college's computer system. It was never sent to members of
Congress. One student dropped out of school (for unrelated
reasons). The other spent two years doggedly responding to
senders with a plea to stop forwarding it.
To this day, the obsolete petition haunts e-mail-boxes
across the country.
Not much better
Web-site petitions are a step up from e-mail petitions,
Emery said. But they're not without pitfalls, because anyone
can start them, it's hard to gauge their seriousness and
most initiators lose interest.
"A few years ago, I would have told you that all Internet
petitions are lost causes," Emery said, "but that's actually
changing because a few organizations are figuring out how to
do it effectively."
MoveOn.org is a shining example among them. Yes, this is the
activist group that remade the controversial "Daisy" Cold
War-era TV ad, with the warning that an Iraq invasion could
spark nuclear catastrophe.
But beyond that, on Jan. 21 volunteers for the group
hand-delivered hard copies of "Let the Inspections Work"
petitions bearing about 320,000 names, sorted by legislative
district, to members of Congress, including Sens. Dick
Durbin and Peter Fitzgerald as well as representatives.
Those face-to-face follow-up meetings between constituents
and leaders are a crucial improvement over virtual-reality
efforts of the past.
A mass of signatures forwarded indiscriminately, from people
outside a legislator's district, is likely to be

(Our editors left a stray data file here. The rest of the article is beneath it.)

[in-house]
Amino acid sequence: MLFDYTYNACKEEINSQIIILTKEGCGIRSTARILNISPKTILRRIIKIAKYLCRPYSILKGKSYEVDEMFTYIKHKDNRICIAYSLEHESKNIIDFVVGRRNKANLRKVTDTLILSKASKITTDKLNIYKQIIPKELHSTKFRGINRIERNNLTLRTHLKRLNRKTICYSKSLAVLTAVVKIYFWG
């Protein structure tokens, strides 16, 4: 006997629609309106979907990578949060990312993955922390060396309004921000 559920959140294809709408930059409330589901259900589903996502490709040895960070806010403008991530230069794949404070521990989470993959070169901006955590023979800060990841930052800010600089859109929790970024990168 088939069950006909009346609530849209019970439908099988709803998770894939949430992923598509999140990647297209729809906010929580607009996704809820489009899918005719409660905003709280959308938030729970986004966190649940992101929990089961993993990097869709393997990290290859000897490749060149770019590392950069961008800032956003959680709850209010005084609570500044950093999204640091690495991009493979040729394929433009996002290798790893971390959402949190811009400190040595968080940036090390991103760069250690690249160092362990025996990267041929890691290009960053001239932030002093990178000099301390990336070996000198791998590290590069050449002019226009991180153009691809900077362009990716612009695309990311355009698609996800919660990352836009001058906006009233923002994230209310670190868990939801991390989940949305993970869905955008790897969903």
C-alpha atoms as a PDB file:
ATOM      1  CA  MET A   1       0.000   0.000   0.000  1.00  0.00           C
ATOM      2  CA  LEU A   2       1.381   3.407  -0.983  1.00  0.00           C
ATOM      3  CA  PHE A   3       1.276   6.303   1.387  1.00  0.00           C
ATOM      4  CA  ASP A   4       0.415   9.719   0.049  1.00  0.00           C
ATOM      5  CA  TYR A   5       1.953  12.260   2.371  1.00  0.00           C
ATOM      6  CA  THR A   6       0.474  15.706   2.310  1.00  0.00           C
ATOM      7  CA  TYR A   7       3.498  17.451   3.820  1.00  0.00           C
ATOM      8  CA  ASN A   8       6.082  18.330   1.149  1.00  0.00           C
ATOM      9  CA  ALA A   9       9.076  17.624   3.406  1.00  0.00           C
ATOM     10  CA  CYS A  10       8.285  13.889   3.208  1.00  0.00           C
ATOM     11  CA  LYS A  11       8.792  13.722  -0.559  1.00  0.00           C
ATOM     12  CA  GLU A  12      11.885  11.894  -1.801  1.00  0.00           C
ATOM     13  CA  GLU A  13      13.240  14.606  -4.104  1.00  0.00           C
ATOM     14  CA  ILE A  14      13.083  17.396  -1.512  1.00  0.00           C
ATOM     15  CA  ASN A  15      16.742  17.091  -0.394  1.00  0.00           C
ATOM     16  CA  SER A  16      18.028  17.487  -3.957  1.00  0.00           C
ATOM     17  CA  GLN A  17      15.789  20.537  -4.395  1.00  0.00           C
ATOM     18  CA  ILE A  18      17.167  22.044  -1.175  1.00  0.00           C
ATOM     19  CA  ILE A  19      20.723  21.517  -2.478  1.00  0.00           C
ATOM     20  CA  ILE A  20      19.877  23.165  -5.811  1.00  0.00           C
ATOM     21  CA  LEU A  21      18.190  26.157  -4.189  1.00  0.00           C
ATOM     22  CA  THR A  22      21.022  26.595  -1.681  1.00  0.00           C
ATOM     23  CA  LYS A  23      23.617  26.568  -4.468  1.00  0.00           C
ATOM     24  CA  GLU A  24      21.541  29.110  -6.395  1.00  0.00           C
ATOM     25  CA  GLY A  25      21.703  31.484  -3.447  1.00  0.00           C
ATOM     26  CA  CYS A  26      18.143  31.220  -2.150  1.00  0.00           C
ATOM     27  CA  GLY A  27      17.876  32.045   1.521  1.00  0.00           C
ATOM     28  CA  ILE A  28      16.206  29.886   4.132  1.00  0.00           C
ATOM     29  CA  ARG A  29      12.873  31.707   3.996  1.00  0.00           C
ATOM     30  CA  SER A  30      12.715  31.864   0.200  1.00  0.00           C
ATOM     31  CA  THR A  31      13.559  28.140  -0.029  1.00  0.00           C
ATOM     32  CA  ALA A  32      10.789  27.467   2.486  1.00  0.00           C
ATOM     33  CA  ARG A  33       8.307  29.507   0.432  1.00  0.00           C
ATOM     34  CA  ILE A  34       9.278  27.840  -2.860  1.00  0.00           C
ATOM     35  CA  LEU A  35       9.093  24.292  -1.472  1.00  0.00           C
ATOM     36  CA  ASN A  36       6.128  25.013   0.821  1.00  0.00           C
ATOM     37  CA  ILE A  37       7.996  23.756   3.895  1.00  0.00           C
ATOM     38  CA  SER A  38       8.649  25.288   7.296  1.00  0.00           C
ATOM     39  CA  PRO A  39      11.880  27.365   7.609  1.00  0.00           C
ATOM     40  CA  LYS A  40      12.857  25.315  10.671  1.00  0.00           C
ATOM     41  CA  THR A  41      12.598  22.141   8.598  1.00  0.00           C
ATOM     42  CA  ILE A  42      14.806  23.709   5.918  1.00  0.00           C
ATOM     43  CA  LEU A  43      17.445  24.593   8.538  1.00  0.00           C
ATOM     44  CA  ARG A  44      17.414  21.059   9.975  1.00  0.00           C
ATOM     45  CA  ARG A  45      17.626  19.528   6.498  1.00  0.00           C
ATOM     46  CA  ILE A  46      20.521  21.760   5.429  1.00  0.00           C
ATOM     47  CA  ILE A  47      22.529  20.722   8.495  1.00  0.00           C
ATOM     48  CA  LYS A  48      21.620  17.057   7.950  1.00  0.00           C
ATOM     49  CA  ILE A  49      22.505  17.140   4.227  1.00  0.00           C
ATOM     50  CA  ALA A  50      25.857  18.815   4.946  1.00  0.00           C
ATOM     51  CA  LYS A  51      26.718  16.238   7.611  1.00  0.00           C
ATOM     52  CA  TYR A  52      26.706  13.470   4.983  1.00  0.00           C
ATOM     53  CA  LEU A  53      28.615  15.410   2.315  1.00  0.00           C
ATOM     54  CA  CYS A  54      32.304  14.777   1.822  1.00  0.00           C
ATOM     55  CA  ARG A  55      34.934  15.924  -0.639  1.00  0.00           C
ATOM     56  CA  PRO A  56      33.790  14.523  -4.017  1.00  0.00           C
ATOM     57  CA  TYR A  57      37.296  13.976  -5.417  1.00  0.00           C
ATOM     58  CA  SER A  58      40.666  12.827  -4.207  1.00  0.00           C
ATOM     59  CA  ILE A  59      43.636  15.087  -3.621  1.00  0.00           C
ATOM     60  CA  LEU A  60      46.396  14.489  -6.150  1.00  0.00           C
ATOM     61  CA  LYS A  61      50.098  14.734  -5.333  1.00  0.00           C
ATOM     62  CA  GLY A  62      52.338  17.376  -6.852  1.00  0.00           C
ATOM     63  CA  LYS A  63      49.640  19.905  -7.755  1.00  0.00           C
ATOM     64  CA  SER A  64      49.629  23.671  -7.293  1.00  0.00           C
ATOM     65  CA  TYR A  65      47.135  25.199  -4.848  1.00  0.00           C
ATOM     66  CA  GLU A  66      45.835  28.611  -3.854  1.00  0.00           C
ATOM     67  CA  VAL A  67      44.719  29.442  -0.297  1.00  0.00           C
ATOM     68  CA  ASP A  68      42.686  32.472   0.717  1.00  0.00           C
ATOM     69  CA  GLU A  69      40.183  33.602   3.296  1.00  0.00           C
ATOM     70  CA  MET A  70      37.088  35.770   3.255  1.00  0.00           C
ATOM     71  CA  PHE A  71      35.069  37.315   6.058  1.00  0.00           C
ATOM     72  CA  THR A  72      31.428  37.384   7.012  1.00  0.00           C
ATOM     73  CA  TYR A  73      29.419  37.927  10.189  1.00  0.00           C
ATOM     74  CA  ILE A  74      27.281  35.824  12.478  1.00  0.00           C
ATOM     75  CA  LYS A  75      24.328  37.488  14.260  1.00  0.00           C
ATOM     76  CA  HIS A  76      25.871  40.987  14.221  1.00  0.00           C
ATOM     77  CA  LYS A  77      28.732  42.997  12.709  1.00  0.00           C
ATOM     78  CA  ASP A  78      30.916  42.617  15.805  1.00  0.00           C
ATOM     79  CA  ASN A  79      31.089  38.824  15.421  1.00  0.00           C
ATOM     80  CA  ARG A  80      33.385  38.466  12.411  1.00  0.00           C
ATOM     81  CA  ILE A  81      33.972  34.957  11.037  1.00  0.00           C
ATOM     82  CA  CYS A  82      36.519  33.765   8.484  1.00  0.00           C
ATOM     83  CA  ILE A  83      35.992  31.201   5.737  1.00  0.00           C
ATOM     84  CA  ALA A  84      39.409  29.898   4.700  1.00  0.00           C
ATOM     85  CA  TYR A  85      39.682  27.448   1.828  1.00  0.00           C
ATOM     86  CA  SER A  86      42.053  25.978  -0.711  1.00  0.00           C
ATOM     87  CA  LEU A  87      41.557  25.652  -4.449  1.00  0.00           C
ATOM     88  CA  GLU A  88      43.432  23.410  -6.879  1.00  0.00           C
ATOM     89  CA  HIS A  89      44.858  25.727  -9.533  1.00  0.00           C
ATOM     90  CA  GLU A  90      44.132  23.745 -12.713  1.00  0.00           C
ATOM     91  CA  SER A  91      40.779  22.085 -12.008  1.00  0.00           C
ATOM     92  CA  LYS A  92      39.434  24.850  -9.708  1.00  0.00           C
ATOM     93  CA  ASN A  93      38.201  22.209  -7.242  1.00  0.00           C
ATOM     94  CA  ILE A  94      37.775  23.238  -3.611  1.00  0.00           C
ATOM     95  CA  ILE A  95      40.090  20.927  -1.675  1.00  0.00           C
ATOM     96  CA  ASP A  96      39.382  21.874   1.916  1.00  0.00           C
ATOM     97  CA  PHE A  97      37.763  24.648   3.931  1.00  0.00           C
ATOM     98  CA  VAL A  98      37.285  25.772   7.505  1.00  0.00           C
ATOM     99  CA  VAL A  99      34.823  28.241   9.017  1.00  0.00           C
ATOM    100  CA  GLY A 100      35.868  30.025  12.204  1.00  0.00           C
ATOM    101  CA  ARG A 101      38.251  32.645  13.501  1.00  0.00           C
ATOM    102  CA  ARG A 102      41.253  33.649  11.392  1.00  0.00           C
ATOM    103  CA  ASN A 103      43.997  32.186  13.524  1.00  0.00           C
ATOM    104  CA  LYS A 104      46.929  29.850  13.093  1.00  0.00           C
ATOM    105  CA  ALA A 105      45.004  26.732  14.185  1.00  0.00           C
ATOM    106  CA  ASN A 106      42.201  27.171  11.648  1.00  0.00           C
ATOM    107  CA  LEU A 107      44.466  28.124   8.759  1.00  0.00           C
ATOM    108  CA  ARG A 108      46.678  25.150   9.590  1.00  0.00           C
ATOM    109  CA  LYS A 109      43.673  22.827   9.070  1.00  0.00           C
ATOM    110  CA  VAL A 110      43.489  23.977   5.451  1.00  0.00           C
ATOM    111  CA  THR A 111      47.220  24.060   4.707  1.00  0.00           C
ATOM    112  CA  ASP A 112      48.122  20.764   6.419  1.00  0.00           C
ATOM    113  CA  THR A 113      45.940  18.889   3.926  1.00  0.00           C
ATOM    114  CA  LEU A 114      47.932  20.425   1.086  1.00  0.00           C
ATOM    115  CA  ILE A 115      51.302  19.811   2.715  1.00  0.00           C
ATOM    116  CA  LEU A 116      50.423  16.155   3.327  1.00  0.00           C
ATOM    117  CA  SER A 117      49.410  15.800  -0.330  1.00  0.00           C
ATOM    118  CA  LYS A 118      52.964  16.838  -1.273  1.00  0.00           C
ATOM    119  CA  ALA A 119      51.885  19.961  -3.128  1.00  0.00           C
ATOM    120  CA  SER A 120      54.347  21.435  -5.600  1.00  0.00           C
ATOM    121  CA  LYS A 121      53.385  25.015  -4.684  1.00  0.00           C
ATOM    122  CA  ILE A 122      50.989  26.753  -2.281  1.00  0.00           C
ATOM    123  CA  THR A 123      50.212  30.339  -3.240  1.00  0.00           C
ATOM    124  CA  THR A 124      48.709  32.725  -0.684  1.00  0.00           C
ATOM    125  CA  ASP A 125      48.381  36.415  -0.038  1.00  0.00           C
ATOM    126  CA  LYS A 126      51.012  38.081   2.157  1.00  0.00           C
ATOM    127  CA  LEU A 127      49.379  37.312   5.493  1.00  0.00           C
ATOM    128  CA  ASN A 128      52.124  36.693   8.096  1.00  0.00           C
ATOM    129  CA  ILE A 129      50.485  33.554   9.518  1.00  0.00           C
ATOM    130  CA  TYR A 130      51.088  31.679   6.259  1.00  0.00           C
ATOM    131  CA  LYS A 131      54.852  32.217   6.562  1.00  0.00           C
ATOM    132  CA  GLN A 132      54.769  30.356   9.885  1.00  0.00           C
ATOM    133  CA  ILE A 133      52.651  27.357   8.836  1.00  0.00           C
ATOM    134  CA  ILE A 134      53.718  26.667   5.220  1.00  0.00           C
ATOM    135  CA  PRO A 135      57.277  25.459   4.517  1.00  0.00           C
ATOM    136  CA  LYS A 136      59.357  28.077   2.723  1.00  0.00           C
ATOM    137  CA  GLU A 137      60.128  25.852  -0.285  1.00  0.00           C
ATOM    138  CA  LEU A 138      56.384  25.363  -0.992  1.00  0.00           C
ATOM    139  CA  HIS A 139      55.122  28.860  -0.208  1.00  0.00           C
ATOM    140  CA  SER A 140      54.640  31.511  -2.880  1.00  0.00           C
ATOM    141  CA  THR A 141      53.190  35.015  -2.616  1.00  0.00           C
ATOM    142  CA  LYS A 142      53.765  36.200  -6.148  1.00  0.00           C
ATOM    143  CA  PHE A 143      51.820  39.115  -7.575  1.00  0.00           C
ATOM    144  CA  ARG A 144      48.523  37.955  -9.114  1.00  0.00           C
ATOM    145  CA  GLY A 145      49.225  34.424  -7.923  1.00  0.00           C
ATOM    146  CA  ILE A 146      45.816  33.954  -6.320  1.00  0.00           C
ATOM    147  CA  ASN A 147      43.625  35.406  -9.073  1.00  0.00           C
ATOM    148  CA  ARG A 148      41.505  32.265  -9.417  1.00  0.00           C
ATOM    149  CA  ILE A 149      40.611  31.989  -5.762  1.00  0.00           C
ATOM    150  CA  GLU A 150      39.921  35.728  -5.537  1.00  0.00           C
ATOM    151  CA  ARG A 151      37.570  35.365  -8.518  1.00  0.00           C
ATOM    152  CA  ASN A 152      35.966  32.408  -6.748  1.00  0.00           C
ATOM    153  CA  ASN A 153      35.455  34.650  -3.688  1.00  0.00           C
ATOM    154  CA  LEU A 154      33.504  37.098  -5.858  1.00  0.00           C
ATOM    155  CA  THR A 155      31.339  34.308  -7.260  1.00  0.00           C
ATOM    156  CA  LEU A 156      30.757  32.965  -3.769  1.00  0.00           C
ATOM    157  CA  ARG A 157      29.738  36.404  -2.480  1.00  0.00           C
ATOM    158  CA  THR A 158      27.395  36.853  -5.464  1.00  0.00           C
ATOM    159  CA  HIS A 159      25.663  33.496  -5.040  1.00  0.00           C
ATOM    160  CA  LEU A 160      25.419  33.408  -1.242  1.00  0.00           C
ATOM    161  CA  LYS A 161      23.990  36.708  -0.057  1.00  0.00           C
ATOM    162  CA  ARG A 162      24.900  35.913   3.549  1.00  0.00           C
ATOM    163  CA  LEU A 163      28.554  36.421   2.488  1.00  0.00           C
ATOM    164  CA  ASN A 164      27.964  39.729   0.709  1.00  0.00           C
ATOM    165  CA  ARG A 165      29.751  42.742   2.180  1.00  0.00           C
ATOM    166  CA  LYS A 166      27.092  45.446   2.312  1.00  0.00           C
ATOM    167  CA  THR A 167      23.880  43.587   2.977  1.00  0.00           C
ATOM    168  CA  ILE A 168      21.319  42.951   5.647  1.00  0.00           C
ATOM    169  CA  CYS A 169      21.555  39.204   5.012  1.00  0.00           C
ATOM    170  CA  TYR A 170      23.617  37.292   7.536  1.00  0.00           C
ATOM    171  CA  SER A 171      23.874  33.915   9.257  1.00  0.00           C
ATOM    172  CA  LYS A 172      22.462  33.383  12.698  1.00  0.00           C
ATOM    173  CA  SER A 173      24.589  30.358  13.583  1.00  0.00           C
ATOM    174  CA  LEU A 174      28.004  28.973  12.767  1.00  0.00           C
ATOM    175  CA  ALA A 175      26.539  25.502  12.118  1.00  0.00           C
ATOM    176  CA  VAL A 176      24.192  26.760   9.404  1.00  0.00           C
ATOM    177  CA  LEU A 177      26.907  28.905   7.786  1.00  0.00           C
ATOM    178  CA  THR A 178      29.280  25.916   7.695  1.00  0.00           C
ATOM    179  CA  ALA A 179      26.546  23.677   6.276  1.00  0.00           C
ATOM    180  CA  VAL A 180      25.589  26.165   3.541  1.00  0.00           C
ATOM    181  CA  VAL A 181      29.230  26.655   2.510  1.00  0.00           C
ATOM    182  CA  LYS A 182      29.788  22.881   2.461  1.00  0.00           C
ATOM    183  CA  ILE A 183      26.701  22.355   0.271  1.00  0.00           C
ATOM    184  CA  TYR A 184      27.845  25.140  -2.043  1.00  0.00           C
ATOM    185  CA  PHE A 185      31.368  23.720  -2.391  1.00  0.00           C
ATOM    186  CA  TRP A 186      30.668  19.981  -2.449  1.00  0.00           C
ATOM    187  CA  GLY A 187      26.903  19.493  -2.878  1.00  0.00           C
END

fast-tracked to the trash, said Chris Casey, president of an
Internet strategy and consulting firm for Democrats.
"E-mailers who send their message to every member of
Congress think their voice is amplified," Casey said.
"The truth is more likely the opposite. An e-mail sent to
everybody is less likely to be read by anybody."
MoveOn.org invests in further insurance to get its voice
heard. A separate arm of the group--MoveOn PAC--raises funds
"In terms of the whole picture, for many politicians, money
is where the rubber hits the road," said Wes Boyd, president
of MoveOn.org, which reports 700,000 online activists. "We
have the carrot of advocacy and the stick of electoral
Back to that bogus petition
By way of contrast, what do we make of that e-mailed "Women
United Against War" petition?
Emery initially thought the e-mail petition was unqualified
junk, based largely on the bogus introduction (see italics
passage above). It contains details that seem too close to
reality to be an innocent mistake.